Bayawan City, known as the “Agricultural Capital of Negros Oriental,” anticipates a better production yield of crops in its magnificent fields of rice.
This is where the people look upon the Tawo-Tawo, the scarecrow that repels those pesky “Maya” birds that feed on the rice grains, ensuing a much bountiful yield.
With such an effective way of protecting the crops, the people are overjoyed with the abundance of their produce, thus the Tawo-Tawo festival was born in celebration and remembrance of such bountiful harvests, portraying the two important elements of the fields: the scarecrow and the mayas. Woven together, the two form a spectacular portrait of rich history and culture.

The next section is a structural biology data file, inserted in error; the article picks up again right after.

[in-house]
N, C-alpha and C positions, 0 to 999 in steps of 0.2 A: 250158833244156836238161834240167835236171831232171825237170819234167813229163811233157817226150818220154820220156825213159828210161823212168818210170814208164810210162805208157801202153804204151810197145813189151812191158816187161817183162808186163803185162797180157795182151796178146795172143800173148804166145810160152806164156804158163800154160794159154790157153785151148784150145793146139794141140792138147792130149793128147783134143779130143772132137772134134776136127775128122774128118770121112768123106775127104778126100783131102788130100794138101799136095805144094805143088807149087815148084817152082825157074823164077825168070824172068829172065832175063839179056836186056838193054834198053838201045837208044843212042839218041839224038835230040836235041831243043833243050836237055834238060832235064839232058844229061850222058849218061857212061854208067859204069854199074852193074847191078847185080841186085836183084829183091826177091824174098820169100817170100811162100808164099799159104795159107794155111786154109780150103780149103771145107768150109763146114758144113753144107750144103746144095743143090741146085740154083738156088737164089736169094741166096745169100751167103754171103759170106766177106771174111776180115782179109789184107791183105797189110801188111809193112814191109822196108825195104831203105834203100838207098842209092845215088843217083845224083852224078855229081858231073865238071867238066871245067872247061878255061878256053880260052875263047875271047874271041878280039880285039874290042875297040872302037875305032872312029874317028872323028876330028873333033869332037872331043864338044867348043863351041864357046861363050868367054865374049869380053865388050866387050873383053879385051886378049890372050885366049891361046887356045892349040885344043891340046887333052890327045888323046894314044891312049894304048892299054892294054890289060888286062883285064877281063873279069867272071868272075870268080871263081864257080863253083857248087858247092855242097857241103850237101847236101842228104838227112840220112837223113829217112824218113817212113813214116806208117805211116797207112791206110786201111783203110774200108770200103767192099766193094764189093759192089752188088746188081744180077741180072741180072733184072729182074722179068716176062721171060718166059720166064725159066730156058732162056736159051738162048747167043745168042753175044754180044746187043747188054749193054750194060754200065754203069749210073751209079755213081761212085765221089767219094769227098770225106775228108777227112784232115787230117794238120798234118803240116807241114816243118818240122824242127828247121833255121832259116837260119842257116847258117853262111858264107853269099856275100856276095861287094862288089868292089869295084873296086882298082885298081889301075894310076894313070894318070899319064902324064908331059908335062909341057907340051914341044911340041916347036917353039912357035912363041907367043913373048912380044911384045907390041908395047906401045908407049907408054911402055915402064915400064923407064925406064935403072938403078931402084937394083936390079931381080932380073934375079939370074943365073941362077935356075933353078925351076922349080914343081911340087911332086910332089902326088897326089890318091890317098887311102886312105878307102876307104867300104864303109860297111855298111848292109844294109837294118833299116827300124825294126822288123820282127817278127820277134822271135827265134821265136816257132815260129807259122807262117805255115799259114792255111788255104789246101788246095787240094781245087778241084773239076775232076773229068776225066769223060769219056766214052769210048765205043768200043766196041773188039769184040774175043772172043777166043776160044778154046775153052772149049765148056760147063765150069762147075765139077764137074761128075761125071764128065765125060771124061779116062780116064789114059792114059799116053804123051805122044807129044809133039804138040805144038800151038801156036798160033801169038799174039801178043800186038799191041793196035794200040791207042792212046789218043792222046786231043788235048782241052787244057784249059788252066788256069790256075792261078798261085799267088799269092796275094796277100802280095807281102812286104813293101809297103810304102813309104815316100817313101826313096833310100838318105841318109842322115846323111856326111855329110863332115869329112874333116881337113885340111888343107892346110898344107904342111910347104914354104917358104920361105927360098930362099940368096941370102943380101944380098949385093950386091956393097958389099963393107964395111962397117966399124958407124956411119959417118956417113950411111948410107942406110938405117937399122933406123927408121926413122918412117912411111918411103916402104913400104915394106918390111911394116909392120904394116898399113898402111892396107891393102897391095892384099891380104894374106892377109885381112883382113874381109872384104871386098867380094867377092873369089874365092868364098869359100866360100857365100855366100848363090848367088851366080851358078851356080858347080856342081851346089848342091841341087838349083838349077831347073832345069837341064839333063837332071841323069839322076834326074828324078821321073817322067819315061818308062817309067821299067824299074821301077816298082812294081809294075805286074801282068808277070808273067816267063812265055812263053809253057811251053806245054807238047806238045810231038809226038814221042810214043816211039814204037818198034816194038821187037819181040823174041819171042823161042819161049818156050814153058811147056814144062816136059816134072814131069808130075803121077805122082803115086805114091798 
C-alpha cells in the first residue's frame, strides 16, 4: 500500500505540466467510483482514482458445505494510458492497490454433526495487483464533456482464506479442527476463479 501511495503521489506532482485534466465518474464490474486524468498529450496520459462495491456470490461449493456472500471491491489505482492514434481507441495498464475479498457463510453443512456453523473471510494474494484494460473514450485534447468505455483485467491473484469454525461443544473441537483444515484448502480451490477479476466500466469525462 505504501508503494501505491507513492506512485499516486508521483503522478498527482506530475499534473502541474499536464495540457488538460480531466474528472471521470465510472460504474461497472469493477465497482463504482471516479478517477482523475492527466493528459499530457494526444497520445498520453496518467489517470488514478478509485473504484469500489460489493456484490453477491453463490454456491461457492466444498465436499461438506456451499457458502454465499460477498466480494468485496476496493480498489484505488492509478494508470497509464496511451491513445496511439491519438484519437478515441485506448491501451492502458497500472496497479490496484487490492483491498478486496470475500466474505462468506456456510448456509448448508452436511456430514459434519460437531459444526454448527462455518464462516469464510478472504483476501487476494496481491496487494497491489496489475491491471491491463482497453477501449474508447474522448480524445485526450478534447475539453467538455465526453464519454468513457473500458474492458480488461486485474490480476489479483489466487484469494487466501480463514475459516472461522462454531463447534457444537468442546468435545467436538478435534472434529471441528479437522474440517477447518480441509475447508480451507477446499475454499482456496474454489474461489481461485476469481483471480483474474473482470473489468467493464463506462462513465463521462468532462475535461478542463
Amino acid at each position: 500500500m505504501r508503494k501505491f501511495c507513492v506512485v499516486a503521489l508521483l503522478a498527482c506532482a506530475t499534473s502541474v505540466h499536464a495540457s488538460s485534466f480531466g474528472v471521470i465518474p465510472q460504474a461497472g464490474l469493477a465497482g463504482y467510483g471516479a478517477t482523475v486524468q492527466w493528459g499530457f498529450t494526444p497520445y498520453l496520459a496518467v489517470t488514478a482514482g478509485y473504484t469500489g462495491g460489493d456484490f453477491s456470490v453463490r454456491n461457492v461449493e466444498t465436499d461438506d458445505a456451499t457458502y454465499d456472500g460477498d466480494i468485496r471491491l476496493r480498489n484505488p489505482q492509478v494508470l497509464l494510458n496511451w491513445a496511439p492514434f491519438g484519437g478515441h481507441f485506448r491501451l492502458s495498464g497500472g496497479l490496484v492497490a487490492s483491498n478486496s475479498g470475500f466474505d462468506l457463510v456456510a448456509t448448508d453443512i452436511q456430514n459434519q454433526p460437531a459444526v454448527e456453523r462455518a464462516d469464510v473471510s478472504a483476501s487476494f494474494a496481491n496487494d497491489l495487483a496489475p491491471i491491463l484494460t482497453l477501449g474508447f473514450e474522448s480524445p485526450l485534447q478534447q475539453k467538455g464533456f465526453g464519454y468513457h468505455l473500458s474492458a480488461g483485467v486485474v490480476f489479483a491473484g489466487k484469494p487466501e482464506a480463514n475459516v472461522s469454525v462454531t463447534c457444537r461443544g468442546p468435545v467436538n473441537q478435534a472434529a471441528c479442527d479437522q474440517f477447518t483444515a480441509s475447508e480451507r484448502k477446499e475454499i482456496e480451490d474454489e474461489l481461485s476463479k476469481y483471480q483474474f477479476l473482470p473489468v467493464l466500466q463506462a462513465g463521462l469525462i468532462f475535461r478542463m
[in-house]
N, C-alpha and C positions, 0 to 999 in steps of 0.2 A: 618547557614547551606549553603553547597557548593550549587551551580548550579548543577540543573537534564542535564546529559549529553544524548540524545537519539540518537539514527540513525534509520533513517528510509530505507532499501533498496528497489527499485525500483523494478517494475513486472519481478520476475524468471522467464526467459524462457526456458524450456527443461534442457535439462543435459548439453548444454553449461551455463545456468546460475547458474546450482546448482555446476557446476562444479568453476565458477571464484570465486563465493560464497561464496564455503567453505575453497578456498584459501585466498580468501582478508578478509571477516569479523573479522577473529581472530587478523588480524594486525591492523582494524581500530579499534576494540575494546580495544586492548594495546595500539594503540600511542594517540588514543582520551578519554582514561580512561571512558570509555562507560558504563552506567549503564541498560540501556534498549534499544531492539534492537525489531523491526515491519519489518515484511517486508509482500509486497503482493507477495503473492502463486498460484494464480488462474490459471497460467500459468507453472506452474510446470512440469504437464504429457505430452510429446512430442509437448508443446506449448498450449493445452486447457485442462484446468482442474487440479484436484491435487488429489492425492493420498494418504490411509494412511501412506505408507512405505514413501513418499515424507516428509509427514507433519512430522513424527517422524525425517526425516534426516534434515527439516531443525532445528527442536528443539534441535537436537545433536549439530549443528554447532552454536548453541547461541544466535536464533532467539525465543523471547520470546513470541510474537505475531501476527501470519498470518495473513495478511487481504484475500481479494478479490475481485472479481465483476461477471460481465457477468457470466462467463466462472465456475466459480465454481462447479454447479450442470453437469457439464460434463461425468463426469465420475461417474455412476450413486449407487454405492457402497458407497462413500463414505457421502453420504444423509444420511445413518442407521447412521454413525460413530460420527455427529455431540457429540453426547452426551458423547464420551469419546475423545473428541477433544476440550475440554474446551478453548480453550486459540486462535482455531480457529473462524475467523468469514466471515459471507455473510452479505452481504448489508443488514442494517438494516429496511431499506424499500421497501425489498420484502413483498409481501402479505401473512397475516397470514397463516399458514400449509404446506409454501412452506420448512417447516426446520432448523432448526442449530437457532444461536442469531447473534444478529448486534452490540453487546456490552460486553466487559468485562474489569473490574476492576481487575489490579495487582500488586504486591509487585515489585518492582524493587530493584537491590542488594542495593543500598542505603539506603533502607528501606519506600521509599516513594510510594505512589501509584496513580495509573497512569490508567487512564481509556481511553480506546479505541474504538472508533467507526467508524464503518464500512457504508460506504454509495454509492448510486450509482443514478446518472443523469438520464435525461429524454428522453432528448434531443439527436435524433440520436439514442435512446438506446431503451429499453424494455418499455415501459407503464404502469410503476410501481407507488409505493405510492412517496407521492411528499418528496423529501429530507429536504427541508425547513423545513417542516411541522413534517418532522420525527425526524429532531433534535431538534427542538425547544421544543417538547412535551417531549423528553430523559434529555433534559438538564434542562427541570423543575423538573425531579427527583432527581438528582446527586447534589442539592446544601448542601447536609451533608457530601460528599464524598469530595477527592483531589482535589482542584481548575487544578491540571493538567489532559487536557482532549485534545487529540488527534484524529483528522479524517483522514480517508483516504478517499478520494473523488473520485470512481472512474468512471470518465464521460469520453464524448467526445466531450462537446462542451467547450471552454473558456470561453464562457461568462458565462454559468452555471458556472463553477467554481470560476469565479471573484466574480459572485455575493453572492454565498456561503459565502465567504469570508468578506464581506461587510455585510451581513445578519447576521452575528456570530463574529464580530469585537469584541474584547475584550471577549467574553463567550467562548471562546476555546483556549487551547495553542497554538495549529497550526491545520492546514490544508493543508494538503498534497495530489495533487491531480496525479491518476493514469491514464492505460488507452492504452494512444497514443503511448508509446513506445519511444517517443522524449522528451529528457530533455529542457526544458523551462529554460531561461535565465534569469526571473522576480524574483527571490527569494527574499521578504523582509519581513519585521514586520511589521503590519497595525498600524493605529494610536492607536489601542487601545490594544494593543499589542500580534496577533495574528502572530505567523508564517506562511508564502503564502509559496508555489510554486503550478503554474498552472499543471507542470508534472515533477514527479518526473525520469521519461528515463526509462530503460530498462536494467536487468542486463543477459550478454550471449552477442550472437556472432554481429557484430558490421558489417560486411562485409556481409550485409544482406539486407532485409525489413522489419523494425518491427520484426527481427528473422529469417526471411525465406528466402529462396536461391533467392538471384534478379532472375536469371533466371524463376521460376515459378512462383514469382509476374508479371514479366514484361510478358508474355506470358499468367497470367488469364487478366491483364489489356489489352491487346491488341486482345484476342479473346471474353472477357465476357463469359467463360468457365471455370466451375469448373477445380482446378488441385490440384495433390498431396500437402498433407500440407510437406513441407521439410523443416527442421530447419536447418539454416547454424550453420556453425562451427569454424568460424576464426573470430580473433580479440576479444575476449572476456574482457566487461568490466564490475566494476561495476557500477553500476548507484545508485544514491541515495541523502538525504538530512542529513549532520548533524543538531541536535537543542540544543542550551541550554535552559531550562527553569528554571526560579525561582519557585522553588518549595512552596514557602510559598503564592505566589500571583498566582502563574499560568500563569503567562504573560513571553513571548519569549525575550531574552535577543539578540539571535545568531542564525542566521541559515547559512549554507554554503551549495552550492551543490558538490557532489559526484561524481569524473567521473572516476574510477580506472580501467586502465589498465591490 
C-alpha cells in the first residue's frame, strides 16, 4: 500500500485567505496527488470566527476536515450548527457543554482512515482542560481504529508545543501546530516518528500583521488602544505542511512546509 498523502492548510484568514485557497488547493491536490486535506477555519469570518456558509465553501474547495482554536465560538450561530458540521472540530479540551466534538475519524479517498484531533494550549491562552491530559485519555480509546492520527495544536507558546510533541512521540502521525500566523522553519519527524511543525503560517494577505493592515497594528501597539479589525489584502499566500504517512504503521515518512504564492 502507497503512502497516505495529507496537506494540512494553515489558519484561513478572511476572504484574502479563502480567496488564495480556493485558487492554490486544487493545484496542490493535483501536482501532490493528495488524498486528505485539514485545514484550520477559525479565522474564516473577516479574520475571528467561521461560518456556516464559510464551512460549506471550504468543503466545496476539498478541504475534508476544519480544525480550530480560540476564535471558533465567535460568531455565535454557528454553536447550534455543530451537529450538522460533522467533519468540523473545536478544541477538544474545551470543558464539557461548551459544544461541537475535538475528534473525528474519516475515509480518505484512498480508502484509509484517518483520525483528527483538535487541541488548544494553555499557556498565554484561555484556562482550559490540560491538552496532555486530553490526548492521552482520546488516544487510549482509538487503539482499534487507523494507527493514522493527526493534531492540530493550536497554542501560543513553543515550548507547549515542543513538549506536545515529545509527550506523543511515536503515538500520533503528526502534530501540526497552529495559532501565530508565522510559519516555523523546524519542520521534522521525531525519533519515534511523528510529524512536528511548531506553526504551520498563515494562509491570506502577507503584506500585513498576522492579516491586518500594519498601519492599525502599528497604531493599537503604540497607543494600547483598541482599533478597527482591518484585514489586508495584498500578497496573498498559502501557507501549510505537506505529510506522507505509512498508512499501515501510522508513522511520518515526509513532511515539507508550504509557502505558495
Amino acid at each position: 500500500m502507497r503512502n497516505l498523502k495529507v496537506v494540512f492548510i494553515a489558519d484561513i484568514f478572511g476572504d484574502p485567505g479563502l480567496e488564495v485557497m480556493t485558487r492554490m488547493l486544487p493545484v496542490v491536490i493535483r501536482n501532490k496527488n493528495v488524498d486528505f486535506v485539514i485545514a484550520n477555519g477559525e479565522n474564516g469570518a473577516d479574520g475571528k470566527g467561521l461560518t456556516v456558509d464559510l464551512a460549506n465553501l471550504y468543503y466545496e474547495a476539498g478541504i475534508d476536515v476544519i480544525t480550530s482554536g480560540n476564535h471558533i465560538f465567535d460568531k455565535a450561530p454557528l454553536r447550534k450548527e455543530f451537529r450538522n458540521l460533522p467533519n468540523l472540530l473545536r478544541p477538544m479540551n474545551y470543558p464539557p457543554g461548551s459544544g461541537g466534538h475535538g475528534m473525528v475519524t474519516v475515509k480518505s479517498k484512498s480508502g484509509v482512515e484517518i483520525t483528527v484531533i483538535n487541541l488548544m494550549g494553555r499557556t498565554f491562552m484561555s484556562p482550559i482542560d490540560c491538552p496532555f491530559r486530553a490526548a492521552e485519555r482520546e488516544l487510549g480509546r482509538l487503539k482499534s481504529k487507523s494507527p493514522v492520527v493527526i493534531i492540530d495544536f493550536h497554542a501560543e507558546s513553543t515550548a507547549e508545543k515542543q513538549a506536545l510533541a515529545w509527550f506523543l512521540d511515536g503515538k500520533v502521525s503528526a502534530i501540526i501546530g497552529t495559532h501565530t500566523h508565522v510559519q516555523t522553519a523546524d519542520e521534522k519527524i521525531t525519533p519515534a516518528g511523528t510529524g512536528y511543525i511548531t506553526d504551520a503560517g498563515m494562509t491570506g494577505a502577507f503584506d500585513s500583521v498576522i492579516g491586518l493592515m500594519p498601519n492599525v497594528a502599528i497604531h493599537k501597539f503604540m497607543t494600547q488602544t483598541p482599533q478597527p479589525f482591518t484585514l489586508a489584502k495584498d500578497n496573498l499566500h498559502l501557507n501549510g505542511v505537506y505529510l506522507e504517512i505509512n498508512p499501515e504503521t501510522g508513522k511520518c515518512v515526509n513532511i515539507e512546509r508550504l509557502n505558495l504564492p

Dancers wore costumes representing farmers, scarecrows, mayas, and carabaos. They dance on the streets in a beautifully choreographed synchronization of movements.
The name Bayawan was derived from “Bayaw” (A Visayan word) that means “to hoist.”